My first cougar
Hey everyone, I filled my Washington State Grand Slam yesterday! For me that means all four species of big game for which over the counter tags can be purchased. I have taken several deer and elk over the last decade since moving to WA and got my first bear in August of 1997. This last hunting season was my best ever (April 1 2001 to March 31 2002). I got drawn for spring bear and shot a big boar on May 19th of 2001. He weighed about 375 based on his girth of 49”. Then I got a spike elk on opening day, which was October 27th here in the Blue Mountains of SE WA state. I could only shoot a spike. Then I was fortunate to be drawn for a late season whitetail doe tag and I shot her on Nov. 11th. And finally after many outings searching for the ghost of the woods I got my first cougar on February 10th 2002. God has really blessed me. I was up with a friend, hunting private property on which the landowner had been seeing cougars occasionally.
We got set up overlooking a canyon (in which was a 6x6 and a 7x7 bull elk) and started calling. My buddy Mike was doing the calling on this stand. After about 10-15 minutes he said, “I see a cat”. He was amped up with adrenaline. It was the first one he had seen in the wild. I had seen my first in August of 1999. Then I saw 4 in 2001 and then this one. I figured that since Mike was calling and he had seen it first that it would be his shot but he had forgotten his shooting sticks (the cougar was 350 yards out and it was windy) and he was experiencing a stout case of buck- or should we call that cat- fever. So he said that I should take the shot. I told him to keep calling and bring it in closer. It was really cool, when Mike stopped calling the cat stopped coming. It sat down on its haunches for a while. Then when Mike called it would come closer. When Mike really screamed on it the cat would come running. We decided to try to shoot it while it was still on the other side of the canyon, because if we let it reach the bottom we would not see it again until it was very close. Anyway I took a shot when it was 310 yards out. I am zeroed at 275 and thought that it had come closer (Mike ranged it at 350 when we first saw it and at 310 after I took the shots). I missed, probably a bit low. It jumped and stopped and I hit it with my second shot (Mike said he saw red mist and it sounded like a solid hit). I am shooting a 7mm Rem Mag with the blue 140 Barnes XBT at 3300 fps. Mike stayed put and I scrambled over there. I found blood and then started the search. It was very brushy (on the north slope) but I finally found it. It turned out to be a female. Weight was 86 pounds without the internals so probably about 100# live weight. She measured 75” from nose to tip of tail. She is a beautiful animal with a somewhat reddish coat. On the small side but I am very pleased with her and happy with my accomplishment. It is hard to tell how big a cat is at 310 yards, especially having only seen a few and most of those at very long range.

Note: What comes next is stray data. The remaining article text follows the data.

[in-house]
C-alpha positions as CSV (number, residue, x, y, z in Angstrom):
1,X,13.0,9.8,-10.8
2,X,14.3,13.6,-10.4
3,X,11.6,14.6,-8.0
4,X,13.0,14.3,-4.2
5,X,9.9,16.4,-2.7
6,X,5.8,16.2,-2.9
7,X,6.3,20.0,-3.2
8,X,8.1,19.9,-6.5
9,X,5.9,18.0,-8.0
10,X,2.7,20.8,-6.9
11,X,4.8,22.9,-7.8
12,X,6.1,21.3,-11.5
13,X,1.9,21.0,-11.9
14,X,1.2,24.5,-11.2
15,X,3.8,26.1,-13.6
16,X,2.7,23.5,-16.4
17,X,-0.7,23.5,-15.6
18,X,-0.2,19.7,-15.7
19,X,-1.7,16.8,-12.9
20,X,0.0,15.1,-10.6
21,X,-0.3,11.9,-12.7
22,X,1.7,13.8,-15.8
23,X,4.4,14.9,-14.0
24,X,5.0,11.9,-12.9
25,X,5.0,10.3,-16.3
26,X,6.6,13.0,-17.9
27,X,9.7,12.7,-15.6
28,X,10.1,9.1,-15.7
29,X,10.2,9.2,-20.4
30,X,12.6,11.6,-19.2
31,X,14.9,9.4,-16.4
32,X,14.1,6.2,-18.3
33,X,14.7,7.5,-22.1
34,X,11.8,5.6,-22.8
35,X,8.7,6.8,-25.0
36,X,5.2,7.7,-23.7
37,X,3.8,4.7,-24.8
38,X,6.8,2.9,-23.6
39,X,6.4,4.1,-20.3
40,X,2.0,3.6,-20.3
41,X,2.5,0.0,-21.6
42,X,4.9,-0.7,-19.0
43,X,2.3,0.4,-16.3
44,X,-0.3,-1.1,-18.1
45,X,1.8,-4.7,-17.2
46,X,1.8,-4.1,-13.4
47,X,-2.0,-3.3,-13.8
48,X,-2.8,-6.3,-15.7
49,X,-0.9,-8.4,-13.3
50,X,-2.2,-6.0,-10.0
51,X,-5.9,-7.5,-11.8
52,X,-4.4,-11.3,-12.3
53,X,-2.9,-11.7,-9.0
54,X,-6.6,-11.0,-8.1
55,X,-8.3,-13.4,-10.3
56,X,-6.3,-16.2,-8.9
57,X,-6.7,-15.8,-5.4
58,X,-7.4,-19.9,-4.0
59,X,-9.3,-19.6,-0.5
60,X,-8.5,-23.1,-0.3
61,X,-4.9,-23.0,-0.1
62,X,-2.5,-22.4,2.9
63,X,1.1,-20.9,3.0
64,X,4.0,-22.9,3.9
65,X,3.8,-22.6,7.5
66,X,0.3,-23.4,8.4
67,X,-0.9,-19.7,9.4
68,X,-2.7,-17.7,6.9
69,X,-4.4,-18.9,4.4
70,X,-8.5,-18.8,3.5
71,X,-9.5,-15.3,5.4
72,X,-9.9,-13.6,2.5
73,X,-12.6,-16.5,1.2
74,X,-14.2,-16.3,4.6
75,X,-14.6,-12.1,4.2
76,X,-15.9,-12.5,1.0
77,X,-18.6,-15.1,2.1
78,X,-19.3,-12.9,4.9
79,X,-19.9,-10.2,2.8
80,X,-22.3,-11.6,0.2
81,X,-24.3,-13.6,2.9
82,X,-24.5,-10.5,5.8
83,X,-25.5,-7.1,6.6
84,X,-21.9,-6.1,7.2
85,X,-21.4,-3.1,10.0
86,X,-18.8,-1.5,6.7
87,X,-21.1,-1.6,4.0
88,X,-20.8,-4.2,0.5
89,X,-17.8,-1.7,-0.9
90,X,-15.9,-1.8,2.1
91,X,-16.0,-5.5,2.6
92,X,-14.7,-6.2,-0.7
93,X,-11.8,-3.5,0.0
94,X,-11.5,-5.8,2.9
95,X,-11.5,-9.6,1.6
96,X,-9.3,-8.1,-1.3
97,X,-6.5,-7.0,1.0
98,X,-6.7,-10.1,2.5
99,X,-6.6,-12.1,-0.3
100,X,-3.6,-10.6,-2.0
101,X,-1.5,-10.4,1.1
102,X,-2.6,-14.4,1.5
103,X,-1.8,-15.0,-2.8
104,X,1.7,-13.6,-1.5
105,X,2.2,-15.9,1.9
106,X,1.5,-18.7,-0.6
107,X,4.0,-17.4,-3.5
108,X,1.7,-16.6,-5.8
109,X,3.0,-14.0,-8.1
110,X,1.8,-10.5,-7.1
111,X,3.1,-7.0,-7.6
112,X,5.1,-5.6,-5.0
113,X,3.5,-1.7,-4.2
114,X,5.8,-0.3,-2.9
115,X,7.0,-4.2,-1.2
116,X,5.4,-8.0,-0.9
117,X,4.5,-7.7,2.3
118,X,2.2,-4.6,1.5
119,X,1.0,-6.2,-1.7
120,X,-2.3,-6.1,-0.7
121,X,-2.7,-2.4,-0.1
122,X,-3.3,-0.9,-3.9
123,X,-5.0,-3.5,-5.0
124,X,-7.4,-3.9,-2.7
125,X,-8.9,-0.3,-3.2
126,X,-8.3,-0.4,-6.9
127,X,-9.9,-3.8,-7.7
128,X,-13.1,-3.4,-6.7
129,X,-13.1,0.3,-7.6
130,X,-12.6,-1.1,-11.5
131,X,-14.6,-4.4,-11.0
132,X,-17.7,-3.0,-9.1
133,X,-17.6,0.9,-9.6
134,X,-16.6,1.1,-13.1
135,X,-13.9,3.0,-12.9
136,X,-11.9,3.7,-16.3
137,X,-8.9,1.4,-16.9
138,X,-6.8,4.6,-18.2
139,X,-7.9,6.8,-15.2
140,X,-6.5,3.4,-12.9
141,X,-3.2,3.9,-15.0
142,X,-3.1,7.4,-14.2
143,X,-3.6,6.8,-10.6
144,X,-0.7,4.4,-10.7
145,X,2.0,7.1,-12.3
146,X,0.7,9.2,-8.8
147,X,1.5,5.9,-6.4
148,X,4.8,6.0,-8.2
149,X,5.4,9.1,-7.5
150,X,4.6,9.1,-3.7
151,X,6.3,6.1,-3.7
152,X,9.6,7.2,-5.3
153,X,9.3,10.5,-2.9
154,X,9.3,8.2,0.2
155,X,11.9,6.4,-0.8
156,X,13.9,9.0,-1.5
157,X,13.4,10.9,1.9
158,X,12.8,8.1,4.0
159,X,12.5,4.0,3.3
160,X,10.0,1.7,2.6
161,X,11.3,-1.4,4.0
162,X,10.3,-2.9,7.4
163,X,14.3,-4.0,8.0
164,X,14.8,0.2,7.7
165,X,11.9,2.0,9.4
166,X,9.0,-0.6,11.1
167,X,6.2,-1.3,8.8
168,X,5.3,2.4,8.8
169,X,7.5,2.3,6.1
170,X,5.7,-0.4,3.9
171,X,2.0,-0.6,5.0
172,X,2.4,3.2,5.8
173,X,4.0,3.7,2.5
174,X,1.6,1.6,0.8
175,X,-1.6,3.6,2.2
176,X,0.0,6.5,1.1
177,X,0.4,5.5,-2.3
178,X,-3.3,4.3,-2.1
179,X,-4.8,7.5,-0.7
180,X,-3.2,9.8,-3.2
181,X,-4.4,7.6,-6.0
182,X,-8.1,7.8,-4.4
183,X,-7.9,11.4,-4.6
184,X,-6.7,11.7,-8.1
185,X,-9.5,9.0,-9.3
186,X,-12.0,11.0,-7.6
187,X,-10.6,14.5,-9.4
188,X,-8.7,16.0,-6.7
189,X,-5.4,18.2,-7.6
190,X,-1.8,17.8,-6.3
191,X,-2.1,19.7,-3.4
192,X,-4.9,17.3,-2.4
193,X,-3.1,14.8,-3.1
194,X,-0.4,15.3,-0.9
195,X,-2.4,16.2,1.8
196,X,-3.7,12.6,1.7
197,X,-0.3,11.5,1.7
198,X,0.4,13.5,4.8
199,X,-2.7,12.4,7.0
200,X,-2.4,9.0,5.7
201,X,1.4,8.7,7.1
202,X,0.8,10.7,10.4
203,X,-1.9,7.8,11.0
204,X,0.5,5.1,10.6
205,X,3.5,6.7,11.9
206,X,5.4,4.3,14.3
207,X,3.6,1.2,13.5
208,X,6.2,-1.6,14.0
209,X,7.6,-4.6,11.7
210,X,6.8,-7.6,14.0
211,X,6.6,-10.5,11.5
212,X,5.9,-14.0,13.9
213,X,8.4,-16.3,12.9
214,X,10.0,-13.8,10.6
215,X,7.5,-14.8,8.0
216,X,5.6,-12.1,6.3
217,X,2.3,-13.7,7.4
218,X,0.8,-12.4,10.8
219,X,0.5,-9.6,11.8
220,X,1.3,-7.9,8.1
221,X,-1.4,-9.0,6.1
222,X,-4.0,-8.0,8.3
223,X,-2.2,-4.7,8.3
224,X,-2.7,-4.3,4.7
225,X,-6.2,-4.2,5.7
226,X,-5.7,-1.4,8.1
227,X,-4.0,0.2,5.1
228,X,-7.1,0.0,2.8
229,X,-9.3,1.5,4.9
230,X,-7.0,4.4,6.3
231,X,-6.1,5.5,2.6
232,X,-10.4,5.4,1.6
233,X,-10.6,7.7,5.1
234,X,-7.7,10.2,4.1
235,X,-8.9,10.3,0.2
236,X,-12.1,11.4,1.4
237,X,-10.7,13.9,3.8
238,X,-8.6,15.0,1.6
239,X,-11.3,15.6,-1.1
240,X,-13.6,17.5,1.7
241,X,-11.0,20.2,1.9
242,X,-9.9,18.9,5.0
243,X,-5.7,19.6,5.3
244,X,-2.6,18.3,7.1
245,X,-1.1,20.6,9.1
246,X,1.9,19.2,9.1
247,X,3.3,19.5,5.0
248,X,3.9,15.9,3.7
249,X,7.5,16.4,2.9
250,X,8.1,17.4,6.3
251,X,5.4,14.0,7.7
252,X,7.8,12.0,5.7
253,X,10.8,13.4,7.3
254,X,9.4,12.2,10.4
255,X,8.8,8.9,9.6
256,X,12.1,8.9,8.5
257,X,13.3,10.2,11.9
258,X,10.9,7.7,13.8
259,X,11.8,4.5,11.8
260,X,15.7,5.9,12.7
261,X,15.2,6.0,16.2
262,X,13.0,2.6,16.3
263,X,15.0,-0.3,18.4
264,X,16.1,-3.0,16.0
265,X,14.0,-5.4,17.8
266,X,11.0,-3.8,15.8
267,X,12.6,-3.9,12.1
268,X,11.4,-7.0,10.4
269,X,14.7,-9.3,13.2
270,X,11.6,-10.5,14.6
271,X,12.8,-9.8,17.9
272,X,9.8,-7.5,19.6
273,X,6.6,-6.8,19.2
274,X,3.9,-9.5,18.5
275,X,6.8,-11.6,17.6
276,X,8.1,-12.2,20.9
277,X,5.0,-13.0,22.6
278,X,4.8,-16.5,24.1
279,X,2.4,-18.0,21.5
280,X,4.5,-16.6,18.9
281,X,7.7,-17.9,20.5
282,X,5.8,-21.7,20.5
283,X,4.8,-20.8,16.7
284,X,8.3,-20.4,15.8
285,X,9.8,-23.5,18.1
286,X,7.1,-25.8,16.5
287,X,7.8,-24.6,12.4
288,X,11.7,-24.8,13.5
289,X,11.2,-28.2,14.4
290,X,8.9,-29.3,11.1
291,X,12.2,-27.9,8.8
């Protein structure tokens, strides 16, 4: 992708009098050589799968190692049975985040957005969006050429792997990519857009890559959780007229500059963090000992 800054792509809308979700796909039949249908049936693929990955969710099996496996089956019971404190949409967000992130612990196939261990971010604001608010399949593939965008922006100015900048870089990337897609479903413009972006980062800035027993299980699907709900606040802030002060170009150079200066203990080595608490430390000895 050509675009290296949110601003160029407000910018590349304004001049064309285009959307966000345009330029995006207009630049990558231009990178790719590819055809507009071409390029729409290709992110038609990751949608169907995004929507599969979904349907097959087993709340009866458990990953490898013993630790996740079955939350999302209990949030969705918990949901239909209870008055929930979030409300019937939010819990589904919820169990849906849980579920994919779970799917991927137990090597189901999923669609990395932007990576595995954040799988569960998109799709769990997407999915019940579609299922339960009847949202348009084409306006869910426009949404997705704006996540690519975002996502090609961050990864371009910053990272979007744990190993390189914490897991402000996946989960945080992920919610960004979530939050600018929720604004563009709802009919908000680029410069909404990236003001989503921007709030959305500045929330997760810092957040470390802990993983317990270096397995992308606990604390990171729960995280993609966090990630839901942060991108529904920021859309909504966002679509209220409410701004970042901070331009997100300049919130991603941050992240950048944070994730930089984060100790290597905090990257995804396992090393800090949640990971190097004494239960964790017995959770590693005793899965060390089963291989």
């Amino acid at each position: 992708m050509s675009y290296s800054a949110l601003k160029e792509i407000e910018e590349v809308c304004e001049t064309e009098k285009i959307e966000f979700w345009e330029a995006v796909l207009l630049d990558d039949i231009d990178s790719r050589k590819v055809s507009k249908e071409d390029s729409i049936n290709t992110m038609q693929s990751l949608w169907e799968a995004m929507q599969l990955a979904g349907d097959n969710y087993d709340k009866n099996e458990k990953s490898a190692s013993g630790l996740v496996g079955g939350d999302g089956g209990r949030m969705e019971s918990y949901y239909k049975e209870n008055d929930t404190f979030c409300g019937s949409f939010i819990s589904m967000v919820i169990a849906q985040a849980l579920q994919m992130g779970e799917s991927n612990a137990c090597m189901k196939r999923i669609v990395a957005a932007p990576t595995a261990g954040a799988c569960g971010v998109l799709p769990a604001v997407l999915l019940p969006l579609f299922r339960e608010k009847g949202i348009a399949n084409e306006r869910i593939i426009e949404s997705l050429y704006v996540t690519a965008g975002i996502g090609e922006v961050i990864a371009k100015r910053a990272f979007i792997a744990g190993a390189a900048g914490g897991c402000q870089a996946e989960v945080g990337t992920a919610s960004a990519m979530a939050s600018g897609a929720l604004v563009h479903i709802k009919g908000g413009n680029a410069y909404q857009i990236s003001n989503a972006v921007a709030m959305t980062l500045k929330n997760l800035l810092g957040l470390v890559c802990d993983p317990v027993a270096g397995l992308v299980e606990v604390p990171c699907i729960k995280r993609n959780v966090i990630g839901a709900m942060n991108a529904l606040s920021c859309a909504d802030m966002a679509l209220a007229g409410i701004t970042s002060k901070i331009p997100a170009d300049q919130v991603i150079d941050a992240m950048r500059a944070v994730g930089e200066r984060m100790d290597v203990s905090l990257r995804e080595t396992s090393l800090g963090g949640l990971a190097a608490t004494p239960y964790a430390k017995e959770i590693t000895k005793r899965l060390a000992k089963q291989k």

I encourage you who are keen to take a cougar to get out there and find where the deer and elk are bedding. Then do some calling. Be patient and keep at it. It can be fairly easy to get permission on private land as many landowners want to thin them out. Not all certainly (the neighbor to the property I was hunting has horses and thought it more likely that I would shoot one of their horses than that a cougar would get one of them apparently). The owners of the property I hunted said come back and get some more. I can get another tag and season ends on March 15th so we will give it a try again. Rufous.